What Constitutes a Mature Game?
*WARNING! THIS BLOG CONTAINS MINOR SPOILERS FOR METAL GEAR: GHOST BABEL*
Violence in video games has been a hot topic of discussion in politics and the media ever since Exidy released Death Race in 1976, an arcade game about running over pedestrians based on the movie Deaht Race 2000. It has died off a little and come back at multiple in the 32 years since then, but it has never gone away. With the release of Mortal Kombat came the earliest incarnation of what became the ESRB and their rating system used for video games today. The topic won't go away until something like, God forbid, there are no more video games. I hope politics and the media go away before video games do! Haha!
Anyway, it is easy to understand why the rating system is in place. Ever since about 1998 with the release of Metal Gear Solid, things such as sexual themes, smoking, cursing and violence have found an increasingly large home inside the world of video games. These things do help make a game more adult or mature. It makes them aimed at a more adult audience, but I've been thinking lately. Are they the only things that constitute a mature game? Are they the only things that can gear a video game toward an older audience? Allow me to explain.
Recently I picked up Metal Gear: Ghost Babel, a non cannon Me tal Gear game released for the Gameboy Color. It was released outside of Japan under the name of Metal Gear Solid. I have no idea why. Anyway, anyone that knows the Metal Gear series knows that they are mature games. They more than earn their mature rating. Sexual themes? Check. Violence? check. Smoking? Check. Cursing? Check. All of that stuff is there to continually earn the games an M rating. I pulled the cartridge out of my Gameboy Advanced SP last night and looked at it. The rating on the game is E. Yes. It is a Metal Gear game rated E for everyone. Why is this? Well, at face value, the reason is obvious to those that have played it. The smoking and cursing has been removed, and the violence lacks the intensity of the console games. It may be due to it being on an 8 bit handheld system, but it does lack the more realistic violence that the other games feature.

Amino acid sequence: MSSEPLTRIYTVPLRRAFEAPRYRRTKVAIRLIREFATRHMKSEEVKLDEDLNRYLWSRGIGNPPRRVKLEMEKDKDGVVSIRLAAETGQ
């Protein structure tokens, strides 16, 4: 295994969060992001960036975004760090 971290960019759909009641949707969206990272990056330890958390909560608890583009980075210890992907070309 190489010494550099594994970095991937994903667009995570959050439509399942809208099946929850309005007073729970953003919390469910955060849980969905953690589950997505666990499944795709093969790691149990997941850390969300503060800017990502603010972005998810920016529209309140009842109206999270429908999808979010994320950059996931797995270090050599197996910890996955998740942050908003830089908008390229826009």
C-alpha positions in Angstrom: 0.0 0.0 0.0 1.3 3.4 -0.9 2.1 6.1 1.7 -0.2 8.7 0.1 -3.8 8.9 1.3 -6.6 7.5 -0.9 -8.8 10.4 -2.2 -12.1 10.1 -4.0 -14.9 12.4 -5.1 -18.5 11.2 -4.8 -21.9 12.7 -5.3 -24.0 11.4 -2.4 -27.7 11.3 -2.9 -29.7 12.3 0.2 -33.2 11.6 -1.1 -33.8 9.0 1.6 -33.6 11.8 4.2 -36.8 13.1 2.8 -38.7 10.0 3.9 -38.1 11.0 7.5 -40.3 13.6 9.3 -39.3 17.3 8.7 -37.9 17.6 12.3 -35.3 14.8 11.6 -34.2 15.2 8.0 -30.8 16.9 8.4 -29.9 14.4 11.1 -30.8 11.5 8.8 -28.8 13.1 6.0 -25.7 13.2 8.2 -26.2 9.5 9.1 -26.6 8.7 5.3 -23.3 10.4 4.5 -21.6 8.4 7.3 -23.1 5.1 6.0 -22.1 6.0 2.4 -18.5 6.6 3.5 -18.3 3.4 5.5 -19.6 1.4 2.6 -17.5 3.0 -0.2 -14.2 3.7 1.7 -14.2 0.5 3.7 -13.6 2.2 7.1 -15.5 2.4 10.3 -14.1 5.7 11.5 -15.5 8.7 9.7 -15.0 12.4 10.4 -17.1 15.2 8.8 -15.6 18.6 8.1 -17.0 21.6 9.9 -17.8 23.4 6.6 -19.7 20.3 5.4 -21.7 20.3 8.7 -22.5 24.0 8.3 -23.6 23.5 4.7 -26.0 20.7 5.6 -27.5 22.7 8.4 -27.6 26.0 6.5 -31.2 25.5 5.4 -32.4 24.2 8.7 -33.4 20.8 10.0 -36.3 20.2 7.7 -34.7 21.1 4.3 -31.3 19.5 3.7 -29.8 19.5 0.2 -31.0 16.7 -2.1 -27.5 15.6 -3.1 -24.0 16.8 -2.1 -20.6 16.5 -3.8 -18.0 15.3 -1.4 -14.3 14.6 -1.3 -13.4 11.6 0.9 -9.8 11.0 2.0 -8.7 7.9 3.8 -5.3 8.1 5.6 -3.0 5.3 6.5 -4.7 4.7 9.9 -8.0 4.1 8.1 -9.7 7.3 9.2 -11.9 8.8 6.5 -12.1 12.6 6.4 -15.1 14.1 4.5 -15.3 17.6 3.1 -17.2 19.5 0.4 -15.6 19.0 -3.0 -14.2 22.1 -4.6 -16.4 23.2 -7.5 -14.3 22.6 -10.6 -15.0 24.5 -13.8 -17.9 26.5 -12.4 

When you look deeper into the game, however, you will take note that the game is, just by nature of being a Metal Gear game, geared toward a more mature audience. It features a lot of your typical Metal Gear themes, such as the ever present threat that nuclear weapons present, and the horrors of war. the game does not go to the in depth detail of it's console counterparts (How can it? It is a GBC game after all. You are limited in what you can do) but the game does have some fairly descriptive representation of these horrors. One character in particular describes how the human body burns when set aflame, while another describes seeing her friends and family hacked limb from limb in a field. This type of thing is features in pretty much all of the Metal Gear games. Various characters have traumatic experiences that resulted in what they became today. A prime example of this would be when Drebin calls you to tell you what happened to each member of the Beauty and the Beast squad to make them what they are. While Ghost Babel isn't as descriptive as that was, it is very much still present.
With this being said, I ask again, why is this game rated E? Should it be rated E just because it lacks the violence and language of the console games, or does it still push forward more mature ideas that you would not want your kids thinking about? As far as I am concerned, the horrors of war and the threat of nukes are something that people shouldn't really be presented with until they are actually mature enough to understand it. Should this game not at least earn a rating of T? It makes me wonder just what the ESRB was thinking when they rat ed this game. How did something like this slip through their fingers? How did they miss these things in the game that, quite clearly, gear this game for a more mature audience? Does this mean that there is a massive flaw in the rating system? Should they reconsider how games are rated and take a long, hard look at the rating system as it exists today and, quit possibly, rework it from the ground up? What does it take to make a game mature? You decide.